'This Is a Very Obtrusive Lad!' Said Mr.

"'This Is a Very Obtrusive Lad!' Said Mr. Gradgrind" by Harry French. Wood engraving. 1870s. 13.9 cm wide x 9.6 cm high. This llustration for Dickens's Hard Times for These Times appears in the British Household Edition, p.16. 4. It depicts Thomas Gradgrind, Josiah Bounderby, E. W. B. Childers, and Master Kidderminster (otherwise, "Cupid") in Sissy's room at the Pegasus's Arms (Book I, Ch. 6).

Scanned image and text by Philip V. Allingham. [You may use this image without prior permission for any scholarly or educational purpose as long as you (1) credit the person who scanned the image and (2) link your document to this URL in a web document or cite the Victorian Web in a print one.]

The Circus Folk and the Capitalists — Artifice vs. Sham:

"There is even an inverted similarity in their most extreme pretenses: Kidderminster pretends to be Childer's [sic] son; Bounderby pretends not to be his mother's child." [Catherine Gallagher, 162]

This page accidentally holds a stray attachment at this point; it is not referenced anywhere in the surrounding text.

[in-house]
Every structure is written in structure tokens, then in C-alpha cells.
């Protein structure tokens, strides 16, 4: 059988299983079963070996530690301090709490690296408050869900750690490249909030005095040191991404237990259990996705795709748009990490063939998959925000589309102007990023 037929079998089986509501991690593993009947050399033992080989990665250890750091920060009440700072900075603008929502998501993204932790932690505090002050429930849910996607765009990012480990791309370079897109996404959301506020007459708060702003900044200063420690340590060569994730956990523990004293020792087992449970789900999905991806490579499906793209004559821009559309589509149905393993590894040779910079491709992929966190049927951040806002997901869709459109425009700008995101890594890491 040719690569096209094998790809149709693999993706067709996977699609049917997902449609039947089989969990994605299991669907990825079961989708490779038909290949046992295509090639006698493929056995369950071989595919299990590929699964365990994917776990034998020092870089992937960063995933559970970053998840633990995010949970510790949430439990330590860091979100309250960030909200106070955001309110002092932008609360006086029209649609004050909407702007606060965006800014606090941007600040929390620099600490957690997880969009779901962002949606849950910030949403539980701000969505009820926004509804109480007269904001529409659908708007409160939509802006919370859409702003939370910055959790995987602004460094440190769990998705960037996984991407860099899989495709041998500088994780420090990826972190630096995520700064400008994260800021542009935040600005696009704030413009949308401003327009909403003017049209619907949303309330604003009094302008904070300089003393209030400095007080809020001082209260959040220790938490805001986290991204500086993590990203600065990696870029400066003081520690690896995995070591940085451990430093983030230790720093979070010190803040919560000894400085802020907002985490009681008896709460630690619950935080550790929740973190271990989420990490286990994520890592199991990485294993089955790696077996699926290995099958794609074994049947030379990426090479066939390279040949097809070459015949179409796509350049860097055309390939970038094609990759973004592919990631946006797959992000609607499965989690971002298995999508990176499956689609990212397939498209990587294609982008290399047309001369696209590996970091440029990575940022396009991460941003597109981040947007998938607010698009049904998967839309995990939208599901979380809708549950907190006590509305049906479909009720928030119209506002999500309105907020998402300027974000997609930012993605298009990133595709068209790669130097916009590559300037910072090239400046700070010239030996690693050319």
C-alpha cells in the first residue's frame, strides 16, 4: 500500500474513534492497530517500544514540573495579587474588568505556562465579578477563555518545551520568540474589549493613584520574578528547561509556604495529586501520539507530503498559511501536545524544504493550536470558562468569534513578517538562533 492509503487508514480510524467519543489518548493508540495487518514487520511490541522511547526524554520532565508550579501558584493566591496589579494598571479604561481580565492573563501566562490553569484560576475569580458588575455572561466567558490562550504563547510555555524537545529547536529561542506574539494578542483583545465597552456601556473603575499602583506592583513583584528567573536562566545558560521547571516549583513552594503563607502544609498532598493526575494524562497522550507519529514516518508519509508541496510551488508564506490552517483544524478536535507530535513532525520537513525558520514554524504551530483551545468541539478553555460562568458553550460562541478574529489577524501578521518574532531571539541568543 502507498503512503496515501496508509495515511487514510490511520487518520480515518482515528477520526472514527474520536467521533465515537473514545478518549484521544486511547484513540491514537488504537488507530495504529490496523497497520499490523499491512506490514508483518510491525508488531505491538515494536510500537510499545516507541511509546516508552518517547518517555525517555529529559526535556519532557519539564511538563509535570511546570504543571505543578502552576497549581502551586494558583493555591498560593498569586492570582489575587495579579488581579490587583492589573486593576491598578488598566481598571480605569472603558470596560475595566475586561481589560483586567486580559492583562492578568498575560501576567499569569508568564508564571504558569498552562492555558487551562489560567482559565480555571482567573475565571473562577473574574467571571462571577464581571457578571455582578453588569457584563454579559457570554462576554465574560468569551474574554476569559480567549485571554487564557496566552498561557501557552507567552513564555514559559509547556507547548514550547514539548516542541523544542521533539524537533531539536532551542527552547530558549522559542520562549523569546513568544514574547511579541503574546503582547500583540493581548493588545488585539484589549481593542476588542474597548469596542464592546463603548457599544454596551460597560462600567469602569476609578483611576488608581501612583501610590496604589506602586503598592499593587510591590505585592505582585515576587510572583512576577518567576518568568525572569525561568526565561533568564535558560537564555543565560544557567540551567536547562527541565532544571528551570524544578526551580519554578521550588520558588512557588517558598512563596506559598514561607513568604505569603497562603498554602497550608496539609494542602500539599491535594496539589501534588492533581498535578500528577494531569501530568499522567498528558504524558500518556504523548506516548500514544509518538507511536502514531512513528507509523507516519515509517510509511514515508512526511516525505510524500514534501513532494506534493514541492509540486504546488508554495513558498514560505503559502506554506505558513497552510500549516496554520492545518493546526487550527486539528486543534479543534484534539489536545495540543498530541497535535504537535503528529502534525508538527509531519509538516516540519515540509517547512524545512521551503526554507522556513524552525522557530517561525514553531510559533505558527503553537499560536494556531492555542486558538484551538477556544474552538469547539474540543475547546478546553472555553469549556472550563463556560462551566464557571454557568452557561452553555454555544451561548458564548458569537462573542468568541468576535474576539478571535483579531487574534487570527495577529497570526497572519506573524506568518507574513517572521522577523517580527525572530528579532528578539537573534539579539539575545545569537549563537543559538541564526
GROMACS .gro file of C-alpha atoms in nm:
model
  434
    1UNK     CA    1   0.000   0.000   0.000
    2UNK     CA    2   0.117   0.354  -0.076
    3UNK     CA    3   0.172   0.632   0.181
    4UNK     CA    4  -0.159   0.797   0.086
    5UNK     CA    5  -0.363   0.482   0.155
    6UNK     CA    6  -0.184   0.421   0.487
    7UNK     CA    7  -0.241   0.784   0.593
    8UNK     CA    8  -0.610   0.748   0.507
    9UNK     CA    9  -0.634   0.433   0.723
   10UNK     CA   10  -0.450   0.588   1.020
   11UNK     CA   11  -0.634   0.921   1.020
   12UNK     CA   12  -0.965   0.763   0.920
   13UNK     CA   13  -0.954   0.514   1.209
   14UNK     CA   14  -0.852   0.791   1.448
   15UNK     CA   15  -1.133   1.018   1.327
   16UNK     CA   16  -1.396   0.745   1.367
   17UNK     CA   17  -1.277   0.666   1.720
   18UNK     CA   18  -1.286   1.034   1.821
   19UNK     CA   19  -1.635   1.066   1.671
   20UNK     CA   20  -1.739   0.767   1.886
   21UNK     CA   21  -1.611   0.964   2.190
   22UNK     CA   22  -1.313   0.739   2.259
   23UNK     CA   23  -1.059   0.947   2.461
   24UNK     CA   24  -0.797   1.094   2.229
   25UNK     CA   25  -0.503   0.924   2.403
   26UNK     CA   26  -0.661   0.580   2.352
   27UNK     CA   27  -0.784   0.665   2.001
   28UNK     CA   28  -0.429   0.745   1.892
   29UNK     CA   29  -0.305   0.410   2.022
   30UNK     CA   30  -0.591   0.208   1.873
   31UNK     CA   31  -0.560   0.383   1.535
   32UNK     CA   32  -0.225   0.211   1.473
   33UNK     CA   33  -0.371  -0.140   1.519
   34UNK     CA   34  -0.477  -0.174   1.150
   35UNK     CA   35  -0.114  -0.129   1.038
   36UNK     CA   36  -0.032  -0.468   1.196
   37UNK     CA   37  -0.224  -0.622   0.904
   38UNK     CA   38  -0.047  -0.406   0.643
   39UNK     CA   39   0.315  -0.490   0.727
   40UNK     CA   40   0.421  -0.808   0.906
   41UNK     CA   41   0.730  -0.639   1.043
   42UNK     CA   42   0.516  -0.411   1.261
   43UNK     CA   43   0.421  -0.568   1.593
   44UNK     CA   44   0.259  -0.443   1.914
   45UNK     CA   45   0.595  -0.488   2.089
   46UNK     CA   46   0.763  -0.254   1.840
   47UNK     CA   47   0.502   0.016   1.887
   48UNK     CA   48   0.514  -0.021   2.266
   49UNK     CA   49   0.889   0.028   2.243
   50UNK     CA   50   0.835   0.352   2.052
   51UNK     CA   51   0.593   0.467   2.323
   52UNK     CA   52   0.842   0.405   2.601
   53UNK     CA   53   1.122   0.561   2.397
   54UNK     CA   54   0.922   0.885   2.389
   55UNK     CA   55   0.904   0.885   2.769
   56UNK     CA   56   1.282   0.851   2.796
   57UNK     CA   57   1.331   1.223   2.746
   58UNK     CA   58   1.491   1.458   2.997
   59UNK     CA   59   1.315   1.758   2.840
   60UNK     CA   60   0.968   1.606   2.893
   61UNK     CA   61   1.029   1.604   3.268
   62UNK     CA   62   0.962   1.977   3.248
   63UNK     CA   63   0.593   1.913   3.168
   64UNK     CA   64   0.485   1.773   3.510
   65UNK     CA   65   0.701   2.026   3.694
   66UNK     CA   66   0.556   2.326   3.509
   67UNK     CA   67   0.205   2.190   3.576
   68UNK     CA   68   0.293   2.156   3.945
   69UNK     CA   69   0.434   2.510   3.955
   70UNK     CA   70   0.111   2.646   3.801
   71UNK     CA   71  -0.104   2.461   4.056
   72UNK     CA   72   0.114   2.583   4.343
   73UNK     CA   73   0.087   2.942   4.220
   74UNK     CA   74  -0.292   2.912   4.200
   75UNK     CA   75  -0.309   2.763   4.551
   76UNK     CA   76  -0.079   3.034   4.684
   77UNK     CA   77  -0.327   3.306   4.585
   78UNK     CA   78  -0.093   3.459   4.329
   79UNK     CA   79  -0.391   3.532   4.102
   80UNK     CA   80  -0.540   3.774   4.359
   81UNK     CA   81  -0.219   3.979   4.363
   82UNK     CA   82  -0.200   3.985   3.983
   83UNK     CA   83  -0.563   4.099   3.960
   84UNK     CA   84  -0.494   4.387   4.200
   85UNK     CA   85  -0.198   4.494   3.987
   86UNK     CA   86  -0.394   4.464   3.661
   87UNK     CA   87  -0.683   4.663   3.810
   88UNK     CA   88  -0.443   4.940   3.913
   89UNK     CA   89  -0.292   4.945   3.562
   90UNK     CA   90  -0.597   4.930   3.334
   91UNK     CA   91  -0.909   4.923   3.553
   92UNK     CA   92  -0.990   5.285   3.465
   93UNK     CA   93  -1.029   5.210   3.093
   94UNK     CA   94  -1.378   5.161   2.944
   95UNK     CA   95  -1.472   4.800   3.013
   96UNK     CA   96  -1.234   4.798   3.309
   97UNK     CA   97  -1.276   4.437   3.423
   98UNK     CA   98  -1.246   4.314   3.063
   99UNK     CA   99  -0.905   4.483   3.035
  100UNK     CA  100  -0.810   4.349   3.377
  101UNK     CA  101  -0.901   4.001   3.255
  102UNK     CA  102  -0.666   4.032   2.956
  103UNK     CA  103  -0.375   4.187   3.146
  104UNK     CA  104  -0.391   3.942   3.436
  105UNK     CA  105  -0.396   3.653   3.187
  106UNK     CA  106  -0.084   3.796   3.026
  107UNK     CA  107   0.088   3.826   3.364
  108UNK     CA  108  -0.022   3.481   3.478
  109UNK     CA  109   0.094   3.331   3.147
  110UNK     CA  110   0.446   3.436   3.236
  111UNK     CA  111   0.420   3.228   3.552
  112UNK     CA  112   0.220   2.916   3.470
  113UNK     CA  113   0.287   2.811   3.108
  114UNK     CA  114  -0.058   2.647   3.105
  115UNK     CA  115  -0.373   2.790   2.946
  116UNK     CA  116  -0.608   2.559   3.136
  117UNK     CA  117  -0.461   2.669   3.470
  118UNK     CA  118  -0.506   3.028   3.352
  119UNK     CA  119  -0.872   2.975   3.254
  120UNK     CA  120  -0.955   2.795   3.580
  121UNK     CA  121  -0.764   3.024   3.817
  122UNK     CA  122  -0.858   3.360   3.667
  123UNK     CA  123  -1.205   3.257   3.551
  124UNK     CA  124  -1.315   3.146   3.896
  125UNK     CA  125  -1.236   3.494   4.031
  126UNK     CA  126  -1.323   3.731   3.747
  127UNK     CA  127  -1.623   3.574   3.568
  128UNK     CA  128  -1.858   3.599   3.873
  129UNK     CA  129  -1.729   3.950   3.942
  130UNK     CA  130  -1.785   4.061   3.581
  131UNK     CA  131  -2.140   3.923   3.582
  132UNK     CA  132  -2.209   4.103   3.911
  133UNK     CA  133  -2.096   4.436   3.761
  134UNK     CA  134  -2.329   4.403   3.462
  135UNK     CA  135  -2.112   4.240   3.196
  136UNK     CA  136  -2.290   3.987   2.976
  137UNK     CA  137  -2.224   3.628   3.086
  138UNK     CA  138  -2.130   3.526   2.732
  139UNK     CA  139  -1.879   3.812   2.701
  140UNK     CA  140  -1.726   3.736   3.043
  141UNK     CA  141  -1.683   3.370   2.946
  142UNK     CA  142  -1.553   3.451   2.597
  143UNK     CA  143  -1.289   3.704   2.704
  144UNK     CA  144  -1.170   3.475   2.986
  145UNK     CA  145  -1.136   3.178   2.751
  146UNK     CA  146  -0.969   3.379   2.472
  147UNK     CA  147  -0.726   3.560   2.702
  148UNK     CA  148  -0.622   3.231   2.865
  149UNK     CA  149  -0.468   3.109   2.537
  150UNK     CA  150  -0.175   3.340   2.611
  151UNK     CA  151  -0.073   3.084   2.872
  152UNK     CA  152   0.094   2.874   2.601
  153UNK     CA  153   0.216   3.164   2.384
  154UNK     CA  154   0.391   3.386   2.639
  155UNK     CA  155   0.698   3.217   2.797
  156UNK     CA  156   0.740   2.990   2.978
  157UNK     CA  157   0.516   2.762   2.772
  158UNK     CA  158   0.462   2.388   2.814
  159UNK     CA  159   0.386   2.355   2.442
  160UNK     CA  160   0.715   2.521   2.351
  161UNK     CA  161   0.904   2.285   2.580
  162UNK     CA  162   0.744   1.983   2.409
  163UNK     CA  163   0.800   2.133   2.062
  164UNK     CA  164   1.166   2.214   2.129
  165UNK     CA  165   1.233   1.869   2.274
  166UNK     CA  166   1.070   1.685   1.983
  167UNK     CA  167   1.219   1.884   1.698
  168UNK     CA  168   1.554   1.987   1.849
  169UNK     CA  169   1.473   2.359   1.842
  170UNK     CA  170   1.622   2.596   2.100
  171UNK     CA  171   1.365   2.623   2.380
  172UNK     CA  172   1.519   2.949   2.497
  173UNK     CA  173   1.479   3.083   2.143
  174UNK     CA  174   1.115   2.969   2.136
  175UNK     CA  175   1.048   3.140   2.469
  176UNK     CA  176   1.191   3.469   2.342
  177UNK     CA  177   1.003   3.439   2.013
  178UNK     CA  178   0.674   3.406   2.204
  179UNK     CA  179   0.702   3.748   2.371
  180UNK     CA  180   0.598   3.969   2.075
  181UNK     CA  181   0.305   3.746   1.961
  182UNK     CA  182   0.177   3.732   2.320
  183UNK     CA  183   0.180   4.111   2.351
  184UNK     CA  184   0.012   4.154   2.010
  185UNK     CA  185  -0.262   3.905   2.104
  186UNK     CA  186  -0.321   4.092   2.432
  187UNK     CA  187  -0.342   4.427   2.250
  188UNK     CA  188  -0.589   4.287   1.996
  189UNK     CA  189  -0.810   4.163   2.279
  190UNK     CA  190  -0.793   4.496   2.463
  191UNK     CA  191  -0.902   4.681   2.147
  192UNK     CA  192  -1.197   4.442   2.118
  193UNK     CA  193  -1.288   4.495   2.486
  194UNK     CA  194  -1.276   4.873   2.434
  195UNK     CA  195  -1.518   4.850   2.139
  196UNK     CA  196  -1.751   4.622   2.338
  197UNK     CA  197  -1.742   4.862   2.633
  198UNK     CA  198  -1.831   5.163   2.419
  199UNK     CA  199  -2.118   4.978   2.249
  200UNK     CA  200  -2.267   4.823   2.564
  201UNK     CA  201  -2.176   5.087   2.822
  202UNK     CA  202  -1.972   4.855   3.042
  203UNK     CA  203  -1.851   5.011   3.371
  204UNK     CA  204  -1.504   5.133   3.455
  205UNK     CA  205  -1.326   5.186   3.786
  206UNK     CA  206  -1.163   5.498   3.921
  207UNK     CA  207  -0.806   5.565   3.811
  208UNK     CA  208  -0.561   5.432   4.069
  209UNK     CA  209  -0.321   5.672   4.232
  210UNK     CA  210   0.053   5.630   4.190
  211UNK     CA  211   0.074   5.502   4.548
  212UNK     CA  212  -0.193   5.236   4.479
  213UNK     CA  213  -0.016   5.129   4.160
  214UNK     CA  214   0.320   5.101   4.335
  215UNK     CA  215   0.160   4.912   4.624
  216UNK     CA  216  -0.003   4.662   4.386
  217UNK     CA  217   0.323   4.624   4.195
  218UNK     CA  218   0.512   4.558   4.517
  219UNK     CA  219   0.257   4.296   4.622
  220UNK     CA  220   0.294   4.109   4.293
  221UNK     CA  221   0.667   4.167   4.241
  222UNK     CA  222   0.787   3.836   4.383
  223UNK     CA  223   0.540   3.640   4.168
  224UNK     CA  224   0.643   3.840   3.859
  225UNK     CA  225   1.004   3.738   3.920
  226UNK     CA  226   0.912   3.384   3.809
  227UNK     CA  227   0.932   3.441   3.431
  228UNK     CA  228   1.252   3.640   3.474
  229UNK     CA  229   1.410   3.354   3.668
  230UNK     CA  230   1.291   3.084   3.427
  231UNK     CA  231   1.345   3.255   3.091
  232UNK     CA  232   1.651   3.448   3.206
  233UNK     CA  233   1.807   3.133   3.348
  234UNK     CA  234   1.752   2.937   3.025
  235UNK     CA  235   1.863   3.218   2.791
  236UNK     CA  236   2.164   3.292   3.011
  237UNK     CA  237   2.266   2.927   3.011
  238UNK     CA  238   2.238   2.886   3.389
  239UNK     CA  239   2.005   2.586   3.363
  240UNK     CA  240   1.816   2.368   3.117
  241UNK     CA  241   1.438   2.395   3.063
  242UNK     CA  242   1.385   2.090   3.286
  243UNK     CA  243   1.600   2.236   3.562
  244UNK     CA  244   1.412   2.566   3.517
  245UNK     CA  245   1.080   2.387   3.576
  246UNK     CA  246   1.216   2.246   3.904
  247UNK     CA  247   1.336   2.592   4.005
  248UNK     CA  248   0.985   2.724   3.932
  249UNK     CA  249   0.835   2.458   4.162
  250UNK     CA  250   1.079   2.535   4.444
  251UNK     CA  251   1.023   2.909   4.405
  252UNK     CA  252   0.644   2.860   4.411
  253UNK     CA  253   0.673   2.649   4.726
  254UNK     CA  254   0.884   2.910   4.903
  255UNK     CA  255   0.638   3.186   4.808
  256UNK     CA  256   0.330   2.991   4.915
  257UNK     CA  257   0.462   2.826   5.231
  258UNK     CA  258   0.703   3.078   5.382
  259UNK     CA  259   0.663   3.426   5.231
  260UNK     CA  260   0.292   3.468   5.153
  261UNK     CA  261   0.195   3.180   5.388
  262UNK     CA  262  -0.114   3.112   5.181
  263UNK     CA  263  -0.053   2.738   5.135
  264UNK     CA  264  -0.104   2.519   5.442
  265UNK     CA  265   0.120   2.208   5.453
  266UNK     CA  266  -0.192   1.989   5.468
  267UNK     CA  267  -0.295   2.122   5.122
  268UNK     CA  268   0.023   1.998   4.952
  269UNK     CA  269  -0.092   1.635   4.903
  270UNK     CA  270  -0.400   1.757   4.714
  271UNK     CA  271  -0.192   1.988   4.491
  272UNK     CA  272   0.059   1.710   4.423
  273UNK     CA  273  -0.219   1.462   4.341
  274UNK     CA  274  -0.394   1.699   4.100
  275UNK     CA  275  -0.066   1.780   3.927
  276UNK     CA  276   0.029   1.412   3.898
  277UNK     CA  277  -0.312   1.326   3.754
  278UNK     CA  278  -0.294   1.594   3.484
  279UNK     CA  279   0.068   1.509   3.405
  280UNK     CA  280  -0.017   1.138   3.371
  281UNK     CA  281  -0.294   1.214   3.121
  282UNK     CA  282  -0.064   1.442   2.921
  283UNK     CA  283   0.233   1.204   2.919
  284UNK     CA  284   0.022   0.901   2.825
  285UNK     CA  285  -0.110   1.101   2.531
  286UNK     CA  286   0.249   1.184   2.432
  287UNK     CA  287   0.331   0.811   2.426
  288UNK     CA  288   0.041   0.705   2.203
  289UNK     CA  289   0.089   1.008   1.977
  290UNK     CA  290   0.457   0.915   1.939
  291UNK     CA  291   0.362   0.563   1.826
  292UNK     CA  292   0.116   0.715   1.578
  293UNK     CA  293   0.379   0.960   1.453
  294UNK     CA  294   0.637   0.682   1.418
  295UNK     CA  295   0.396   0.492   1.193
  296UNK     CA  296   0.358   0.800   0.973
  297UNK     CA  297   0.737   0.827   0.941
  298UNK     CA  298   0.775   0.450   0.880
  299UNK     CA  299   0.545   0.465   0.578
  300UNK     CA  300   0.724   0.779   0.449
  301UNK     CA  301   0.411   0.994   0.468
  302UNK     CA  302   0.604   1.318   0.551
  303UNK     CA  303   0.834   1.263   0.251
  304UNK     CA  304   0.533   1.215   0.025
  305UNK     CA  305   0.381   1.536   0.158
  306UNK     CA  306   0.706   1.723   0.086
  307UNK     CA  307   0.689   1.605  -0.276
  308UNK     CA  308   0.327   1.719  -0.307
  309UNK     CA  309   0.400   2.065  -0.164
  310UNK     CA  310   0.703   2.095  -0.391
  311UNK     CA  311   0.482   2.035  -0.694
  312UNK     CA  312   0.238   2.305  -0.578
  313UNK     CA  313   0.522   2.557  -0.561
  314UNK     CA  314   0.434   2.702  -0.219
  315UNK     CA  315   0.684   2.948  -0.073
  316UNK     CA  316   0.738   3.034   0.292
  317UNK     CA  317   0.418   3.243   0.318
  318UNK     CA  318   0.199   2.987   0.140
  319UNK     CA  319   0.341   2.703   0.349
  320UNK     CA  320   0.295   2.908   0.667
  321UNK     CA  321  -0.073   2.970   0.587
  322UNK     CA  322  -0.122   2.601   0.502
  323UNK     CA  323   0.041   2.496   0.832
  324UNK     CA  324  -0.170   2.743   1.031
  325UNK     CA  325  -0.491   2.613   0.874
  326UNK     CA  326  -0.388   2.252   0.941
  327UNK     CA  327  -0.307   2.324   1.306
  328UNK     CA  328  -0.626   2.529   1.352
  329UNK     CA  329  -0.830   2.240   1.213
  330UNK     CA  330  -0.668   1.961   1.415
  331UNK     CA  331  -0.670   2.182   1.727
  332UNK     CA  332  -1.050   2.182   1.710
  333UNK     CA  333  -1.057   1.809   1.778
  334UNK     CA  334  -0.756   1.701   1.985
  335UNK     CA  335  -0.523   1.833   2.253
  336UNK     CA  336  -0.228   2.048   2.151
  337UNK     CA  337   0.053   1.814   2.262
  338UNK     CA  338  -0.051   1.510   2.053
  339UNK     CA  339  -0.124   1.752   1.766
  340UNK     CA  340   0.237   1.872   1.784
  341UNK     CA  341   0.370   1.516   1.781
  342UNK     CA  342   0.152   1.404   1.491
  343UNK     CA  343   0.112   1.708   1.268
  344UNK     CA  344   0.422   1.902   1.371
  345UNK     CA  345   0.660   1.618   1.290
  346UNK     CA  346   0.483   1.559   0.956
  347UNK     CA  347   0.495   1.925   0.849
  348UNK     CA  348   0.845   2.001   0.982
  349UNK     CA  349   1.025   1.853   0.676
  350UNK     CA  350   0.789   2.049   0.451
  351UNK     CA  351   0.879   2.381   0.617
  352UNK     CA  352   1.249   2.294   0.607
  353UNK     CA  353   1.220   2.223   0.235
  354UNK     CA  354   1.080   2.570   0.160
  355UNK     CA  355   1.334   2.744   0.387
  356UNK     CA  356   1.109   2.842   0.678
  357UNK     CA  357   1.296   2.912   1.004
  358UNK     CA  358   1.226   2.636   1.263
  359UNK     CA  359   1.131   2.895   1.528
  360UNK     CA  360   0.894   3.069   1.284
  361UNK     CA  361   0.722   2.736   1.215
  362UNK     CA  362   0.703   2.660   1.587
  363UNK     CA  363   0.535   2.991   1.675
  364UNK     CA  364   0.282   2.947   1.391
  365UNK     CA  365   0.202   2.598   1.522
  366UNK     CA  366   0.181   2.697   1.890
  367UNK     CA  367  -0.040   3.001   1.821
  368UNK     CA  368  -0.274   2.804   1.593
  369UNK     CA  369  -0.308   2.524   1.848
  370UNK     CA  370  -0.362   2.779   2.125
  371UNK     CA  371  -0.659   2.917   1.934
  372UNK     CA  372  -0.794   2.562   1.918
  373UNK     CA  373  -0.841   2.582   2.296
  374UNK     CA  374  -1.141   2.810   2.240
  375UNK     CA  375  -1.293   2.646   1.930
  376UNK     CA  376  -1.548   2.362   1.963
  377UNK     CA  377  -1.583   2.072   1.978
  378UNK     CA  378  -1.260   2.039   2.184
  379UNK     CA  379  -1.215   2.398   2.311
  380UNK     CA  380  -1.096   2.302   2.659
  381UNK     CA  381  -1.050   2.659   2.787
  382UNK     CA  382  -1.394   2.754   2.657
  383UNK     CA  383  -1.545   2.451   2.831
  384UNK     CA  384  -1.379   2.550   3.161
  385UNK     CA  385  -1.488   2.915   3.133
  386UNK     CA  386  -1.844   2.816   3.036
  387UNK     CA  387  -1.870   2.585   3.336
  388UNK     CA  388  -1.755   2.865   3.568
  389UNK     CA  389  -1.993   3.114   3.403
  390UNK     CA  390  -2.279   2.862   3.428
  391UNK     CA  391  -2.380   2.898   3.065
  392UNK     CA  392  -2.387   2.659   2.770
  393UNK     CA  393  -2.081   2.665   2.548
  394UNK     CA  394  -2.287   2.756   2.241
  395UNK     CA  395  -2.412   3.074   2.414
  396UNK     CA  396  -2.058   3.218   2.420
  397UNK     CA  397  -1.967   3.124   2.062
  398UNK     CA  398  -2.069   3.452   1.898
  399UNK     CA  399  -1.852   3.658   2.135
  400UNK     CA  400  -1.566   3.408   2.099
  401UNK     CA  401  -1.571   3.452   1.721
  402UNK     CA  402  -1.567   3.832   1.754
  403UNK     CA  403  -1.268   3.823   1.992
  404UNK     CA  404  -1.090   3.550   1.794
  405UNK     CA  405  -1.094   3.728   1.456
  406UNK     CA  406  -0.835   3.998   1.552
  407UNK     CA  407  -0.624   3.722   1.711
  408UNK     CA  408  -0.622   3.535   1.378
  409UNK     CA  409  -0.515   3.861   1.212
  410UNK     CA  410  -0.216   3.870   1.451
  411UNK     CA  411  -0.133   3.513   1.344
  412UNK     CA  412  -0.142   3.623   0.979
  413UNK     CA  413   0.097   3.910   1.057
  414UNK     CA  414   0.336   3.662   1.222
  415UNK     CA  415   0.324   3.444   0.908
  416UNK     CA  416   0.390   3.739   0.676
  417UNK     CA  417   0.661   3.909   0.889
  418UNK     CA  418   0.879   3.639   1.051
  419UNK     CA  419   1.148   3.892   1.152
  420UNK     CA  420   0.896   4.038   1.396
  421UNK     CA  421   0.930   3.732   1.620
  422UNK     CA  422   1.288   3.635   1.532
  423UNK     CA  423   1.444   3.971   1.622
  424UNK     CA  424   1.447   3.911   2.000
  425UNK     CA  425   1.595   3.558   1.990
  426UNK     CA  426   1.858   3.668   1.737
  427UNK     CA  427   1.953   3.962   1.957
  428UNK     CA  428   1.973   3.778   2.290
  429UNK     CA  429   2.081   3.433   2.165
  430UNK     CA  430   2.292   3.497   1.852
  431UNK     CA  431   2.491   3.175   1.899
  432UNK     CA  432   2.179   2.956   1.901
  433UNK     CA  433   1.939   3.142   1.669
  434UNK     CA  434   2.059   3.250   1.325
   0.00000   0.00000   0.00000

Plate No. 4, depicting the meeting of Gradgrind, Bounderby, Childers, and Kidderminster at the Pegasus's Arms, visually integrates these disparate plot-lines, following up on Gradgrind's dragging his children away from the circus in Plate 3. Thematically, the plate connects the made-up, theatrical world of the circus performers with the false front of The Bully of Humility, the supposedly "self-made man" Bounderby. (The circus lingo in which Childers and Kidderminster express their mutual contempt for Bounderby Dickens borrowed from his friend Mark Lemon, editor of Punch.)

The scene also hints at the unnaturalness of the sort of asexual reproduction that Bounderby indulges in at the conclusion of the novel. We might expect Dickens, something of a Capitalist himself by 1854 as a major stakeholder in the weekly magazine Household Words, to side with Bounderby and Gradgrind. However, since the theatre was always in his blood, it should come as no surprise that he sides instead with Childers, who sees through Bounderby's imposture. The dwarf Kidderminster's artifice as Cupid (for he is no child at all) is harmless entertainment for the masses; in contrast, Bounderby's puffery about his ditch-water origins is part of his technique for enslaving his workers, keeping their demands in line with his spartan childhood. Both antagonists in the argument are motivated by pecuniary considerations, of course.


Gallagher, Catherine. The Industrial Reformation of English Fiction 1832-1867. Chicago: University of Chicago Press, 1985.

Created 17 April 2002

Last modified 25 December 2019